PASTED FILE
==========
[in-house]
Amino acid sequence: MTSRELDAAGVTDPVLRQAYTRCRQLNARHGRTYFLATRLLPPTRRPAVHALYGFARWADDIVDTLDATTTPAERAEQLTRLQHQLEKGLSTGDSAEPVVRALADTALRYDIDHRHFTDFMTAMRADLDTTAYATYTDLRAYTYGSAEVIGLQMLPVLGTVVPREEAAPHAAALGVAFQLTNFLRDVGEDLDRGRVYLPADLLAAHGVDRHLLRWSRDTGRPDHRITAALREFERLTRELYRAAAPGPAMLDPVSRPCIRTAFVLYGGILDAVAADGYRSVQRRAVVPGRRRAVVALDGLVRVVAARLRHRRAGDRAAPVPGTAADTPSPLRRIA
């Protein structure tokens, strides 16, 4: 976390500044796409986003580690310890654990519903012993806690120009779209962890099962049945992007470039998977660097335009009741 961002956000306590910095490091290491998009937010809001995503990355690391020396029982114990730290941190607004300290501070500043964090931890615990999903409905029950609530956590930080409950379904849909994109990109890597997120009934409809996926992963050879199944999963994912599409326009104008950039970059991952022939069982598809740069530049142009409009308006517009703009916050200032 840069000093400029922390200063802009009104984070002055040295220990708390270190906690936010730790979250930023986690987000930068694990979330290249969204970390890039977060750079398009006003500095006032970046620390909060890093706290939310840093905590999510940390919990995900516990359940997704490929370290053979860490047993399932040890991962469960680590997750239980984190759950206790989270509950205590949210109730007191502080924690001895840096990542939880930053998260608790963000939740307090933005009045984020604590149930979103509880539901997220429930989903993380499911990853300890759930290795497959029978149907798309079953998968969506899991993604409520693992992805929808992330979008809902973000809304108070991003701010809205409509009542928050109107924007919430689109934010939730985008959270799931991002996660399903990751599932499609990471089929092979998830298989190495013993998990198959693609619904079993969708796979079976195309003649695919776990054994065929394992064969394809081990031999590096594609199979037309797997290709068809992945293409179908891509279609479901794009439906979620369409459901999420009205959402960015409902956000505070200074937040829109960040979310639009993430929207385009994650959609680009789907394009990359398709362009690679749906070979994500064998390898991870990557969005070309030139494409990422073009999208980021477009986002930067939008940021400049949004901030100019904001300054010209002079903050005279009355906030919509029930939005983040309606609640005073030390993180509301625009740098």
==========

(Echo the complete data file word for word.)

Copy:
[in-house]
Amino acid sequence: MTSRELDAAGVTDPVLRQAYTRCRQLNARHGRTYFLATRLLPPTRRPAVHALYGFARWADDIVDTLDATTTPAERAEQLTRLQHQLEKGLSTGDSAEPVVRALADTALRYDIDHRHFTDFMTAMRADLDTTAYATYTDLRAYTYGSAEVIGLQMLPVLGTVVPREEAAPHAAALGVAFQLTNFLRDVGEDLDRGRVYLPADLLAAHGVDRHLLRWSRDTGRPDHRITAALREFERLTRELYRAAAPGPAMLDPVSRPCIRTAFVLYGGILDAVAADGYRSVQRRAVVPGRRRAVVALDGLVRVVAARLRHRRAGDRAAPVPGTAADTPSPLRRIA
């Protein structure tokens, strides 16, 4: 976390500044796409986003580690310890654990519903012993806690120009779209962890099962049945992007470039998977660097335009009741 961002956000306590910095490091290491998009937010809001995503990355690391020396029982114990730290941190607004300290501070500043964090931890615990999903409905029950609530956590930080409950379904849909994109990109890597997120009934409809996926992963050879199944999963994912599409326009104008950039970059991952022939069982598809740069530049142009409009308006517009703009916050200032 840069000093400029922390200063802009009104984070002055040295220990708390270190906690936010730790979250930023986690987000930068694990979330290249969204970390890039977060750079398009006003500095006032970046620390909060890093706290939310840093905590999510940390919990995900516990359940997704490929370290053979860490047993399932040890991962469960680590997750239980984190759950206790989270509950205590949210109730007191502080924690001895840096990542939880930053998260608790963000939740307090933005009045984020604590149930979103509880539901997220429930989903993380499911990853300890759930290795497959029978149907798309079953998968969506899991993604409520693992992805929808992330979008809902973000809304108070991003701010809205409509009542928050109107924007919430689109934010939730985008959270799931991002996660399903990751599932499609990471089929092979998830298989190495013993998990198959693609619904079993969708796979079976195309003649695919776990054994065929394992064969394809081990031999590096594609199979037309797997290709068809992945293409179908891509279609479901794009439906979620369409459901999420009205959402960015409902956000505070200074937040829109960040979310639009993430929207385009994650959609680009789907394009990359398709362009690679749906070979994500064998390898991870990557969005070309030139494409990422073009999208980021477009986002930067939008940021400049949004901030100019904001300054010209002079903050005279009355906030919509029930939005983040309606609640005073030390993180509301625009740098």